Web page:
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Time for providers to treat advisers as professionals

As the industry moves towards greater charging transparency you would have thought providers would have got a bit more professional in the way they treat advisers.

With the abolition of commission and growth of more explicit charging agreements, provider service levels are going to come under greater scrutiny from advisers as poor service is more likely to directly hit clients’ pockets.

However it looks like some are failing to acknowledge the changing times when it comes to compensating advisers for the hours spent helping clients deal with costly provider mistakes.

This week’s issue of Money Marketing includes details of a complaint brought by an IFA against Cofunds on behalf of a client.

After failures which led to the client being unable to make a £30,000 investment into his pension before the end of the 2011/12 tax year, Cofunds quite rightly compensated the client for the tax relief lost.

However, when the IFA, Peter Herd, billed Cofunds for his time spent helping the client, the platform would not pay up. Cofunds pointed Herd to its terms and conditions which highlight that it will not compensate advisers for time spent ensuring any client detriment is sorted out (see below).

Such a standpoint is unacceptable and needs to be challenged. Herd says Cofunds advised him he could be paid from the compensation due to his client but why should the client pay?

Alongside full compensation for the client should come a fair amount of money which takes account of the time spent by the adviser dealing with the complaint.

Herd will now be taking his case to the small claims court but it is regrettable that such actions are necessary.

We have obviously highlighted Cofunds because it is the cause of this particular adviser complaint but I’m sure there are many other providers who are failing to get with the times.

Last month, Money Marketing reported that Aviva had failed to pay an adviser his full hourly rate of £250 to sort out problems caused by poor customer service, instead paying him £100 an hour.

We’ll be asking other providers over the next week or so to outline their procedures for paying advisers in such circumstances to get a better sense of how a big of an issue this is.

Perhaps it is time to debate the introduction of some industry standards to ensure IFAs are paid appropriately for dealing with such complaints? The starting point should be that the advice firm is able to bill for the time its advisers, paraplanners or administrators have spent sorted out a client problem created by the provider.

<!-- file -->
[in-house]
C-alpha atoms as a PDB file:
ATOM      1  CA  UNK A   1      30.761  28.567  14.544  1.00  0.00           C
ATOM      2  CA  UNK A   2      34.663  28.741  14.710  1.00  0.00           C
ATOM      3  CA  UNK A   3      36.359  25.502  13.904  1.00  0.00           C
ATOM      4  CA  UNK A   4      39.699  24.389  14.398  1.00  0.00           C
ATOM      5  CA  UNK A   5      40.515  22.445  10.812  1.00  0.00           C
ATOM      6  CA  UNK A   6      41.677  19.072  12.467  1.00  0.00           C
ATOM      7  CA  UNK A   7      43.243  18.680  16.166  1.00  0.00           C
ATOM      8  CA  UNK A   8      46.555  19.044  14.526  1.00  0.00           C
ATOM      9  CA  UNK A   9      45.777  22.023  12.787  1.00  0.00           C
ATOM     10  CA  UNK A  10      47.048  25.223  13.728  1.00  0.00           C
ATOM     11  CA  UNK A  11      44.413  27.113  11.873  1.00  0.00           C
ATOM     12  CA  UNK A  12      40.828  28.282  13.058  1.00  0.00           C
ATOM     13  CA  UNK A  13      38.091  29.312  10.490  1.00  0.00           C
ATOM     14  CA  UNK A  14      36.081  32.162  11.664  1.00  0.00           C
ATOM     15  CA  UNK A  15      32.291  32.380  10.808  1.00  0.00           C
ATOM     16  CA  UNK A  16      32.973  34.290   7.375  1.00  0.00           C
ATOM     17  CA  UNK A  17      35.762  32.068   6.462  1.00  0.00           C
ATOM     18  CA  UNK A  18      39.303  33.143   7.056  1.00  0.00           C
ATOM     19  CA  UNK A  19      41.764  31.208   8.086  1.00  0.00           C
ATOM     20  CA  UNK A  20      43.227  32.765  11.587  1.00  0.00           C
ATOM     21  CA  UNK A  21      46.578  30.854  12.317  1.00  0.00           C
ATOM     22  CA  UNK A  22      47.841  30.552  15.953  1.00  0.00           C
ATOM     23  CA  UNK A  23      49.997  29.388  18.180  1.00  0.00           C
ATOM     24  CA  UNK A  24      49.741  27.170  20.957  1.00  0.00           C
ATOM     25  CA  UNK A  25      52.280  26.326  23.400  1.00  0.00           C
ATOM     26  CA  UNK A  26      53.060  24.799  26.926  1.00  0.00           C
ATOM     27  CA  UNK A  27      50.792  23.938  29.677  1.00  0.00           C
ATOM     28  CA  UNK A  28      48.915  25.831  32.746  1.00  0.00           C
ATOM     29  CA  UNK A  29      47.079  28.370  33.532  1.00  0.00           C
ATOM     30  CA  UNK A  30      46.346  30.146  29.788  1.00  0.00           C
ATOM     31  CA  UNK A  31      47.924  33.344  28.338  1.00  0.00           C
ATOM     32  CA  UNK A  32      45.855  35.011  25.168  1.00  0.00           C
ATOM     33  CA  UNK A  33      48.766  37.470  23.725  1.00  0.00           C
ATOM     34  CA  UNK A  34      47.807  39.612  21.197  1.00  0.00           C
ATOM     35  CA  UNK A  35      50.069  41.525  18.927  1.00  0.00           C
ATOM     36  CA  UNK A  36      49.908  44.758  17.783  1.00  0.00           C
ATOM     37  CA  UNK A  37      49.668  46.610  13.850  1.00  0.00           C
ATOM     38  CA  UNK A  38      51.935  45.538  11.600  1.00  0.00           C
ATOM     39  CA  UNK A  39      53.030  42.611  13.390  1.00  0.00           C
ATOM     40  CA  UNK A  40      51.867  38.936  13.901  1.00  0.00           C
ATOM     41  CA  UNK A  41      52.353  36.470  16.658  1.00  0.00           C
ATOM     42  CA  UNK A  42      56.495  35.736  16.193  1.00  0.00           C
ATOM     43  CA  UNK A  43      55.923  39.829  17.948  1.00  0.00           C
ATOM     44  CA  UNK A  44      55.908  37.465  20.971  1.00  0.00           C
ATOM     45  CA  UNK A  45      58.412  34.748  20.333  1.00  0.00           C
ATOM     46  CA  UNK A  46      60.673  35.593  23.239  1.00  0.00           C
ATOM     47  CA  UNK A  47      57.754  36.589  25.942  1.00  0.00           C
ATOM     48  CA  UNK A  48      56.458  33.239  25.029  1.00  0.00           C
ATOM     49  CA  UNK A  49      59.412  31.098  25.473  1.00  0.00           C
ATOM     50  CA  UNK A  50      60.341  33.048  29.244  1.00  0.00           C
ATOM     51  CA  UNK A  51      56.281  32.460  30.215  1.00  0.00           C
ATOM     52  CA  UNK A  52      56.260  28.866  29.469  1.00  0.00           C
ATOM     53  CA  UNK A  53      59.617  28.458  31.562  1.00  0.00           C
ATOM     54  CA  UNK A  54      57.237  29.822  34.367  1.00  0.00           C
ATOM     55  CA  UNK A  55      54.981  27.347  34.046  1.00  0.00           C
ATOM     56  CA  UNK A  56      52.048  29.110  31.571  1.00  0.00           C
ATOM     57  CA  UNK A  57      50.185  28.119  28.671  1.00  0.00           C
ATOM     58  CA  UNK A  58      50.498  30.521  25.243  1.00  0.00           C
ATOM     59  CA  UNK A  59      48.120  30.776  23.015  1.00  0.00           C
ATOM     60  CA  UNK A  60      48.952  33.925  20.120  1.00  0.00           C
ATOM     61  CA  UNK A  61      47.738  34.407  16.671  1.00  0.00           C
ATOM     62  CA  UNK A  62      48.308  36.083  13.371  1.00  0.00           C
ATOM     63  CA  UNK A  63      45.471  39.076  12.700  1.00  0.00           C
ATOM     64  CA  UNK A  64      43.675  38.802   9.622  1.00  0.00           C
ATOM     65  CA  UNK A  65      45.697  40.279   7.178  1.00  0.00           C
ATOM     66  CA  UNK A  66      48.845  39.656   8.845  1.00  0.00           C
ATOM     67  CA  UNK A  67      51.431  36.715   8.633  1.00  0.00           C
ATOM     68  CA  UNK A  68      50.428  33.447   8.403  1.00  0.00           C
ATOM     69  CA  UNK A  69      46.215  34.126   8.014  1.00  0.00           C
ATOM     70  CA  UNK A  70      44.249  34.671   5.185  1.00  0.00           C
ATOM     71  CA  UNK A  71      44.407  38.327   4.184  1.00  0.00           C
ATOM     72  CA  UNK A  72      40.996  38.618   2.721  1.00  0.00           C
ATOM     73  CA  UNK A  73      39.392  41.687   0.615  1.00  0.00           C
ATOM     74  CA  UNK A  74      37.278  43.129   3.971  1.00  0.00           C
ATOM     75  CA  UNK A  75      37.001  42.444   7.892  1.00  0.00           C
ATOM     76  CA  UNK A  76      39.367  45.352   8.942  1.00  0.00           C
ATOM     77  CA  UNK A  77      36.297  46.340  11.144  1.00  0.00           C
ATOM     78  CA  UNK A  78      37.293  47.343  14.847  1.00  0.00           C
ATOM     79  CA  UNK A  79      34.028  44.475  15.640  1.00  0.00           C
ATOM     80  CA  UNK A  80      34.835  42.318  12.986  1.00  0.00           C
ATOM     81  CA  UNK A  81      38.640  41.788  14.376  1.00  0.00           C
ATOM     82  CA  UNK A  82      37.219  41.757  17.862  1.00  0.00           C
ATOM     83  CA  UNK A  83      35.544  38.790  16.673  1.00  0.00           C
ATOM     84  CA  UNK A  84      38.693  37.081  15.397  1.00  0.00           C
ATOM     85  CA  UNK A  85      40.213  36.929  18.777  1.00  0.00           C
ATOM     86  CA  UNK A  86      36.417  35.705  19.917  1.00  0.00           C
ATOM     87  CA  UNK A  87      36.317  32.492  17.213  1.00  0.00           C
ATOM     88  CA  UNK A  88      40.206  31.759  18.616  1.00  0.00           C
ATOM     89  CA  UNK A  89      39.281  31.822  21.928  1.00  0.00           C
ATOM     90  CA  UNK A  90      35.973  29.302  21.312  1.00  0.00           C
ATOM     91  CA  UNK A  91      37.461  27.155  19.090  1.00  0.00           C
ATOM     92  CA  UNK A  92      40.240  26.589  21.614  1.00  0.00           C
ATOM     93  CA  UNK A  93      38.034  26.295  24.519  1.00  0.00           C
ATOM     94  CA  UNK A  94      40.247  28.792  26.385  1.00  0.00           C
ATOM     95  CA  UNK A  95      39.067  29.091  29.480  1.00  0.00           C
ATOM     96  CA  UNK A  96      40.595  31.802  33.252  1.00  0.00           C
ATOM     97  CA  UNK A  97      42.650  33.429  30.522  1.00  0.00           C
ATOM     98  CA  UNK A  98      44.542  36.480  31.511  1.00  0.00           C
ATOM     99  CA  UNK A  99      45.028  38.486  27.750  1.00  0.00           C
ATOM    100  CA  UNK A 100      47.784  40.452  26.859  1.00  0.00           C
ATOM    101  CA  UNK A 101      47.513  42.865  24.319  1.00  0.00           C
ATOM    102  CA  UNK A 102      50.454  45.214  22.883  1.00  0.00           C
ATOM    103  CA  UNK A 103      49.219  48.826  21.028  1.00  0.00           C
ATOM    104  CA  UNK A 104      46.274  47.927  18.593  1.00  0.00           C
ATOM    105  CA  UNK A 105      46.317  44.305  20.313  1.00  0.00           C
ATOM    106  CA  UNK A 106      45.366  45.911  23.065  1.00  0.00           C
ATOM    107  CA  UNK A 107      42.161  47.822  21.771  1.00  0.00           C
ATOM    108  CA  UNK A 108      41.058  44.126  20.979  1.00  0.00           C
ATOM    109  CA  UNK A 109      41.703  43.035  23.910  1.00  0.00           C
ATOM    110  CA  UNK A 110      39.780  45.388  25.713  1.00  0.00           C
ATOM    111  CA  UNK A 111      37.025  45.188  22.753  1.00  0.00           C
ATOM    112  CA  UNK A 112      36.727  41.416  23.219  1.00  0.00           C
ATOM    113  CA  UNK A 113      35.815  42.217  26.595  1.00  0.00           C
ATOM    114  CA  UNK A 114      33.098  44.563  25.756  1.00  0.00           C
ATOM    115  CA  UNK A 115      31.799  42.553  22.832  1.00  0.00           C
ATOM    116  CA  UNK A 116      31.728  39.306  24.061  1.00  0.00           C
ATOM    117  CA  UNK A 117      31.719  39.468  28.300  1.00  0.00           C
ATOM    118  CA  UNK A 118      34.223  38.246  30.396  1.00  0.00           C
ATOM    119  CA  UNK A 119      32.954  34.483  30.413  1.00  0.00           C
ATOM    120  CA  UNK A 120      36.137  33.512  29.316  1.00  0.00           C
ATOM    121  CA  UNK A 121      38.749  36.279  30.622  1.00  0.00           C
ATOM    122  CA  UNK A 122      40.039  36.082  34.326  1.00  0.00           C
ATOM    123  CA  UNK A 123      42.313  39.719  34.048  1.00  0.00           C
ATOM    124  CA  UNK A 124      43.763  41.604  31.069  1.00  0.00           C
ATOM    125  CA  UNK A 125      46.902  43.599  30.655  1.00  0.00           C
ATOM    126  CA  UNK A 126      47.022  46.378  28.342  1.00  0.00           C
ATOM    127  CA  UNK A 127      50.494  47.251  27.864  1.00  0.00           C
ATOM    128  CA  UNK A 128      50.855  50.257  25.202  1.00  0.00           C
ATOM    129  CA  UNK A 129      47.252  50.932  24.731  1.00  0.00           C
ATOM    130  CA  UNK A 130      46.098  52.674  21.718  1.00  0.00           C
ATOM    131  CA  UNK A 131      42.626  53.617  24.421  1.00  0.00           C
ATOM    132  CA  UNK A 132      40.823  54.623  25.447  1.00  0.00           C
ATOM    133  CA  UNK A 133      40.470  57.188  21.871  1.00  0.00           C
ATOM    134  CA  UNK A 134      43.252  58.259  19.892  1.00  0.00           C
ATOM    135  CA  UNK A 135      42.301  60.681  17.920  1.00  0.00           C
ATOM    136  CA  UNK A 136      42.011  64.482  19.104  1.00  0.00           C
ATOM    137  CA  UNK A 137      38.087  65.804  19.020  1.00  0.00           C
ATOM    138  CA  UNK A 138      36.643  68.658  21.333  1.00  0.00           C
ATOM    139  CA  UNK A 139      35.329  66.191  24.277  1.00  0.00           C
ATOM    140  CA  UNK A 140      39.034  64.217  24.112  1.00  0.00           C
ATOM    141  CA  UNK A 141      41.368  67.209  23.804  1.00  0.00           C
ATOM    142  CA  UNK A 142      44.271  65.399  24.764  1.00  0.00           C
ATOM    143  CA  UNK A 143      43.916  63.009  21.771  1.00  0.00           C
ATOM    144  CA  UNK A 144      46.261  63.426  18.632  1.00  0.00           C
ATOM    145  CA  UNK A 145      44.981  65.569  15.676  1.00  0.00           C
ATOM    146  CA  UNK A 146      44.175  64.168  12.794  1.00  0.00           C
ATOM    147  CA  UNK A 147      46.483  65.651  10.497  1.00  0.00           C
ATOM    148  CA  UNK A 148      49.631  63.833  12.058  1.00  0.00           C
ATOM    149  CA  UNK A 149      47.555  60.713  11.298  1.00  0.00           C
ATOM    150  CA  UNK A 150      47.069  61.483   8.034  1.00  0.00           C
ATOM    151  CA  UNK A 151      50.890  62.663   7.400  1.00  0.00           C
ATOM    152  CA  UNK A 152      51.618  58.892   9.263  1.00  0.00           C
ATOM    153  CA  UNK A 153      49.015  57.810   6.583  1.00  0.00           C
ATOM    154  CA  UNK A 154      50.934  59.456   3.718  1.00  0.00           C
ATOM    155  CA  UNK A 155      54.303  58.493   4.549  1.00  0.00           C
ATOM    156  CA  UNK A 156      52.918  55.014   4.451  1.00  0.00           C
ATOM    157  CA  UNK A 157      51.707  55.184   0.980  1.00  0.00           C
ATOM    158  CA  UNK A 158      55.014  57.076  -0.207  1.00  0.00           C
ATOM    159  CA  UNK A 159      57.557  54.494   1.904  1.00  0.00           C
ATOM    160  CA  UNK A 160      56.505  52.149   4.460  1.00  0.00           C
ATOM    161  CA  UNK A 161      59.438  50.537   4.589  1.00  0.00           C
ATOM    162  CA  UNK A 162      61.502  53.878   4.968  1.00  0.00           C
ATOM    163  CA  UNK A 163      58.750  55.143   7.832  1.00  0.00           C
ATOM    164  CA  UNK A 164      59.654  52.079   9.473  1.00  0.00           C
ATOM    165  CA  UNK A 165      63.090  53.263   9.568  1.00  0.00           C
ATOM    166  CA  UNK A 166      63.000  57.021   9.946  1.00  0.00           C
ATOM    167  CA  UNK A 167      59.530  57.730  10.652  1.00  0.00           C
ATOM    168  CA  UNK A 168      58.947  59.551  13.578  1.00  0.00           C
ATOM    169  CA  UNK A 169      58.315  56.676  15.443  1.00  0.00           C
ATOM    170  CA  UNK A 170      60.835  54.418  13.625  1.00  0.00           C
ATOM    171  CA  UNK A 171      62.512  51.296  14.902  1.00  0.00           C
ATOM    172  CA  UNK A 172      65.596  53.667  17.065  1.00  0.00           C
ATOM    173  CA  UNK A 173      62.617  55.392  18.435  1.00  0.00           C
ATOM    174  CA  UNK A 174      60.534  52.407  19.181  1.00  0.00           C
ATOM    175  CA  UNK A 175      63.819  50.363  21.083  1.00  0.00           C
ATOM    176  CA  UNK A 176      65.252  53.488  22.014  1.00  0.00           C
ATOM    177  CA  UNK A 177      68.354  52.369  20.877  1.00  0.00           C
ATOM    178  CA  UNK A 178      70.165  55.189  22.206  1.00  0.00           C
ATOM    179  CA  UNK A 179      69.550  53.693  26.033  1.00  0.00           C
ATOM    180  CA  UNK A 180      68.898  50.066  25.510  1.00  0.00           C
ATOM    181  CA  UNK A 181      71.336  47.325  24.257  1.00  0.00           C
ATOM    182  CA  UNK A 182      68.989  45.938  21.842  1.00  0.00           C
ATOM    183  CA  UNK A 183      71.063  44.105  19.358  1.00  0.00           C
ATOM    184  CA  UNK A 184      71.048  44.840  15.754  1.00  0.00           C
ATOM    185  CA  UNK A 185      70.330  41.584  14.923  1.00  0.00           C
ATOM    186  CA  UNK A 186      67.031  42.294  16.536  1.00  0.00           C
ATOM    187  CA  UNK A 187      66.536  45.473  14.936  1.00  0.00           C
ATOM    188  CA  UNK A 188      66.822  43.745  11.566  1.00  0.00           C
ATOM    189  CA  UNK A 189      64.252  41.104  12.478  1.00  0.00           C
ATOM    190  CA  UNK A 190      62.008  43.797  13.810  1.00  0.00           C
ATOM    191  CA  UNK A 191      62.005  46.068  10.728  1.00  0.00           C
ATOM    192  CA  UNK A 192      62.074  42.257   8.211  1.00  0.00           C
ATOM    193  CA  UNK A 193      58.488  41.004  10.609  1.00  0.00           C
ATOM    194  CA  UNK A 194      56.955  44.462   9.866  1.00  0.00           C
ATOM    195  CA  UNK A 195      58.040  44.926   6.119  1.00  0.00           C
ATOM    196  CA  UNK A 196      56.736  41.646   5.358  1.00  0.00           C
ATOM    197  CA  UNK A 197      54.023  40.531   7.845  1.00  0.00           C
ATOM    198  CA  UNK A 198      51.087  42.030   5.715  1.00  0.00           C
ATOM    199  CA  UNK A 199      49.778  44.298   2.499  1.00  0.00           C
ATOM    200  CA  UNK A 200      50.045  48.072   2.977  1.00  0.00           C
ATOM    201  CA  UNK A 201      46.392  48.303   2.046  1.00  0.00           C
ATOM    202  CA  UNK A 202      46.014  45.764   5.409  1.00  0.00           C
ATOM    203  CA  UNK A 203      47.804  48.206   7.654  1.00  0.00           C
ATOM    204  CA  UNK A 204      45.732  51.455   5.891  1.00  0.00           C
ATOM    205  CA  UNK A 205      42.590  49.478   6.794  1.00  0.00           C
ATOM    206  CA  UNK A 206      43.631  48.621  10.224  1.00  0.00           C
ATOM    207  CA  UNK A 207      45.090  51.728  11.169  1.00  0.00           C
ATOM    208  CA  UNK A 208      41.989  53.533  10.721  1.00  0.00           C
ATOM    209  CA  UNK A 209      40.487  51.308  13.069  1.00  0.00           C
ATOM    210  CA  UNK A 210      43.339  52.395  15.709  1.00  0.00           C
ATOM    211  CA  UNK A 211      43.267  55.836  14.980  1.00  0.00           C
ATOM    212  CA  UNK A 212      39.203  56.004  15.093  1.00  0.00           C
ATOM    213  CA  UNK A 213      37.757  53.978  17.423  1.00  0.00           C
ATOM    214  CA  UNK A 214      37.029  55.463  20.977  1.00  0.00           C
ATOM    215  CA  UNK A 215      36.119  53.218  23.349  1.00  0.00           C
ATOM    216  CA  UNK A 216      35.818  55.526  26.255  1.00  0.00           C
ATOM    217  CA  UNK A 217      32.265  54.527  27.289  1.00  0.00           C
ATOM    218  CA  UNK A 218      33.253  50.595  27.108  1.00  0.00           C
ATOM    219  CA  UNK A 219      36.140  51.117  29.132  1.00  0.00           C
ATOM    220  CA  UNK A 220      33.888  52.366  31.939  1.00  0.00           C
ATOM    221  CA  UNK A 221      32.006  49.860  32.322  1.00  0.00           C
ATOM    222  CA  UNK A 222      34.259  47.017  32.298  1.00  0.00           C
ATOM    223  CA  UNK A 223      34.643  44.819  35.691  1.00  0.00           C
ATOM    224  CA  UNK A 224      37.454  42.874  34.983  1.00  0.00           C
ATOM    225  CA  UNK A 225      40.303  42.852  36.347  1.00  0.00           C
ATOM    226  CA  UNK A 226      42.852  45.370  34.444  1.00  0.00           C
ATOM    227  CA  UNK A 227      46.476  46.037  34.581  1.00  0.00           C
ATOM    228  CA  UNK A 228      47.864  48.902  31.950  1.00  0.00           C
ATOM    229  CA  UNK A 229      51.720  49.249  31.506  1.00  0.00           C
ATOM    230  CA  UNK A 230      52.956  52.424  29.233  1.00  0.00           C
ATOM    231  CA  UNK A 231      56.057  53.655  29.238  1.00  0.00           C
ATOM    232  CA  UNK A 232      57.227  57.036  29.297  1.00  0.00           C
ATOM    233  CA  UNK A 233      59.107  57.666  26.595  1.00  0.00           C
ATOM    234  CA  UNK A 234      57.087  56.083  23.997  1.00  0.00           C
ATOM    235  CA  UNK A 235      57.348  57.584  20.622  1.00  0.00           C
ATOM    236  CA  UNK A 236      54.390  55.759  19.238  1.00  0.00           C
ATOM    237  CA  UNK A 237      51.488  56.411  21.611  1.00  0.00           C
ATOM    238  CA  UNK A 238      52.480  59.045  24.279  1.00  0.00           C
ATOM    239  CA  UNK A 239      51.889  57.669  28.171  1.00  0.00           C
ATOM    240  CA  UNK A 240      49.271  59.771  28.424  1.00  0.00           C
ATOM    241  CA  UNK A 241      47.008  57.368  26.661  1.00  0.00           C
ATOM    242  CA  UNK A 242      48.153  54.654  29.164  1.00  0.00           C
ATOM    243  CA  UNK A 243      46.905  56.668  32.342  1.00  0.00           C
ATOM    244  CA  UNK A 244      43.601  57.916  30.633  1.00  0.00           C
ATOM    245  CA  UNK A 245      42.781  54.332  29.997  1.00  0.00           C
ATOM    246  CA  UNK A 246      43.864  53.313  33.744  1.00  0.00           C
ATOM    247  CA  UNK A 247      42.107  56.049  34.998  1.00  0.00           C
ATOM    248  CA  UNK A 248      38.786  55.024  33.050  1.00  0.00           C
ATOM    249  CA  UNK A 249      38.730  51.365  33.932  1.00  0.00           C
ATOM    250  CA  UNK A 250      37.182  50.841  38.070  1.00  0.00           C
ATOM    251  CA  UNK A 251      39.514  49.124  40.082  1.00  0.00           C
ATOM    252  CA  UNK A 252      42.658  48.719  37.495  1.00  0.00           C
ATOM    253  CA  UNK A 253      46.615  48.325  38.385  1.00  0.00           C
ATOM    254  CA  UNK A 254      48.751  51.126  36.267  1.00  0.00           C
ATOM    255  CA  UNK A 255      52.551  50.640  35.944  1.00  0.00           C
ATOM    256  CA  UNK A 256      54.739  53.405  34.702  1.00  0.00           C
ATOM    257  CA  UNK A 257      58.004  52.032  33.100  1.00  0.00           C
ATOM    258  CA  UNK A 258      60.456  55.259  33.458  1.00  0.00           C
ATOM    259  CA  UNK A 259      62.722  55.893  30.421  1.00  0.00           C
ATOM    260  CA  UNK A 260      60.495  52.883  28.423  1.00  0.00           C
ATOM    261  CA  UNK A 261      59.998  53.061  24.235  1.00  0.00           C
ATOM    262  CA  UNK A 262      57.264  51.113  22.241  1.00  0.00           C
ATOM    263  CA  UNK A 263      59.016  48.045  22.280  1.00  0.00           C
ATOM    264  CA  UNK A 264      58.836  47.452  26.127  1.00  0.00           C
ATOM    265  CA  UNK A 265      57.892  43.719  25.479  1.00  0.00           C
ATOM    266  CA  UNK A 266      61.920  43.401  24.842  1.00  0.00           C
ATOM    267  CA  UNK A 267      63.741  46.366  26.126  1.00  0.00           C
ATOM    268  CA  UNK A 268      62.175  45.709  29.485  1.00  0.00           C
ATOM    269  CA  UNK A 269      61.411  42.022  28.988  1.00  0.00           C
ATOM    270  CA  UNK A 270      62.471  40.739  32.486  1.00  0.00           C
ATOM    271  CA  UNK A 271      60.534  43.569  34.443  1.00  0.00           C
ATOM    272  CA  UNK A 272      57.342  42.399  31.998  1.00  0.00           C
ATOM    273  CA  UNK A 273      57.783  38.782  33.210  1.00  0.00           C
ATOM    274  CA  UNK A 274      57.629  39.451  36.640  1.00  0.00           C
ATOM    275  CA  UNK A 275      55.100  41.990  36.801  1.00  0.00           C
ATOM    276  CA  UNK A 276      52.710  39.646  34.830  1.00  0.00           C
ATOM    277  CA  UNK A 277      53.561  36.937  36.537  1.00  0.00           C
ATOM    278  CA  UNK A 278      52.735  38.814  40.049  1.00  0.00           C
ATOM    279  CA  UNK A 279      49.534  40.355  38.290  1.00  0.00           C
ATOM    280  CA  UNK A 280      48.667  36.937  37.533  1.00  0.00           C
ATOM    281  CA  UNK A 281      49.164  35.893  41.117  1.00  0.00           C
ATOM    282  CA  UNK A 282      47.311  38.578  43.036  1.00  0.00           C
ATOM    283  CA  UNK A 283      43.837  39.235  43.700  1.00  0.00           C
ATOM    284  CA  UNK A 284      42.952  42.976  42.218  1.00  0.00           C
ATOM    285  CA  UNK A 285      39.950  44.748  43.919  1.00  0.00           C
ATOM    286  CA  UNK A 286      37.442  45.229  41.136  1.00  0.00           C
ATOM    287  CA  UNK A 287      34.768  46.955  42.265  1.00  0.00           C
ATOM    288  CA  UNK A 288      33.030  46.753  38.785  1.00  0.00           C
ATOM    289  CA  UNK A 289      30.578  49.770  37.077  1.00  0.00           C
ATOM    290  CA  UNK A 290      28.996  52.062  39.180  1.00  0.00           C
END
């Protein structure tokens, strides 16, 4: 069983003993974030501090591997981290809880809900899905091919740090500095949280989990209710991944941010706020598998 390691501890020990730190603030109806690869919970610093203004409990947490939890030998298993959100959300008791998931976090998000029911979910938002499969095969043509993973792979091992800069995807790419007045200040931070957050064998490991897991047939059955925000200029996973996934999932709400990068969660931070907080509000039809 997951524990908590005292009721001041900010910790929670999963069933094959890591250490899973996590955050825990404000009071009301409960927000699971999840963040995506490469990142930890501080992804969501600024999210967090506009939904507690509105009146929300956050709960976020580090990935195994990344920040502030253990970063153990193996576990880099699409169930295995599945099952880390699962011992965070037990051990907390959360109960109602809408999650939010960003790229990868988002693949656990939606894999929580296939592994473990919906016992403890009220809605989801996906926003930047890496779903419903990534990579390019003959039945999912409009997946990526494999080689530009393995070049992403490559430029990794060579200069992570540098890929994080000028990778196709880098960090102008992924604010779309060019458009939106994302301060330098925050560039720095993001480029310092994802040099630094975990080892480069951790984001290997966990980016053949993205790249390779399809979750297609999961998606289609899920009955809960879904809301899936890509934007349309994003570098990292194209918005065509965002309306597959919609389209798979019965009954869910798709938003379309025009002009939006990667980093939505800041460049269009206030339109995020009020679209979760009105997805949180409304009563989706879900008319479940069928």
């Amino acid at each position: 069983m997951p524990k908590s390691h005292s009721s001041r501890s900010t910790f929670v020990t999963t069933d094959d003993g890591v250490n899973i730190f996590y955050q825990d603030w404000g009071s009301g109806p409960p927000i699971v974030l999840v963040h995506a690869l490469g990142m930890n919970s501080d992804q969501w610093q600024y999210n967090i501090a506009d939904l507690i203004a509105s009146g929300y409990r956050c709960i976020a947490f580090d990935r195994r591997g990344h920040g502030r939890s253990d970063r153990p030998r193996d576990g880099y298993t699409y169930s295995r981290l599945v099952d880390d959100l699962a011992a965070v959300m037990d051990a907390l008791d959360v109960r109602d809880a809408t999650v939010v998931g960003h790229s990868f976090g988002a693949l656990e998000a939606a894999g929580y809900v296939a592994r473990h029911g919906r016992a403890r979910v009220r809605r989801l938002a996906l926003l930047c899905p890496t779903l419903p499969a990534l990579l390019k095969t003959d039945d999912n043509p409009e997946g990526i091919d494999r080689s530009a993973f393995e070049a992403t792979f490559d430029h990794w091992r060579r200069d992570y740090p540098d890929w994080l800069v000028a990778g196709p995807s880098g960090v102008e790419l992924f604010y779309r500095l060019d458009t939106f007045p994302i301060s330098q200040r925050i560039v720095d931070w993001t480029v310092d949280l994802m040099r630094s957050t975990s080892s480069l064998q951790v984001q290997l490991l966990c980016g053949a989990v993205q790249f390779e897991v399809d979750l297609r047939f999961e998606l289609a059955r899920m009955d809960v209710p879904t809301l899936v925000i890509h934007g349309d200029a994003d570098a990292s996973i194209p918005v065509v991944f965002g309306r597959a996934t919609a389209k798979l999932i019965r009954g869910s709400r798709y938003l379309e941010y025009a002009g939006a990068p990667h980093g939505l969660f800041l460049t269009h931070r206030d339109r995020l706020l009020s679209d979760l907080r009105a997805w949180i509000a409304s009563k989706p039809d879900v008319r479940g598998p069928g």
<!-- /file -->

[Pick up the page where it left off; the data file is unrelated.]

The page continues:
Hiding behind the small print of terms and conditions is no way to deal with the changing demands of advisers and their clients.

Professional advisory businesses should be allowed to bill appropriately for the time it takes to sort out errors on their clients’ behalf.

Please let us know of any other examples of this happening and we will investigate further.

Paul McMillan is editor of Money Marketing- follow him on twitter here

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Comments

There are 37 comments at the moment, we would love to hear your opinion too.

  1. I have sucesfully been compensated by a number of large insurers including Scottish Life, AXA and Friends, so I’m surprised by Cofund’s stance. Once they had received our client agreement detailing fees they have all paid up in the end. And I agree, it is worrying with RDR just around the corner, as a fair amount of our time is still spent sorting out insurer admin issues. Why should our customers pay for insurer blunders when clearly its the insurer at fault.

  2. Maybe it is time for all IFA to demand that chosen wrap/platform/product providers to sign OUR Terms of Business out lining the service standards we can expect( and commercial compensation arrangements when not received) in order to receive business from IFAs!

    The boot is on the other foot! They just don’t want to acknowledge it!

    if providers want to receive IFA business they have to deliver accurate, reliable service or pay for the time putting things right, when they don’t!

  3. If the IFA bills the client for the extra time for the error then the client has to pay the bill initially. At that point the client should ask the provides to cover the payment as the client has been disadvantaged.

  4. Axa wealth Europe paid £700 last year and £500 this year to me for errors made regarding payment of a clients drawdown income. However, where as last year they paid me directly, this year they paid my company meaning, as an employee I won’t see the money coming to me until, tax and NI have been deducted. Add in the fact that I had spent more time fixing the problem the second time around and I am actually worse off no matter which way you look at it.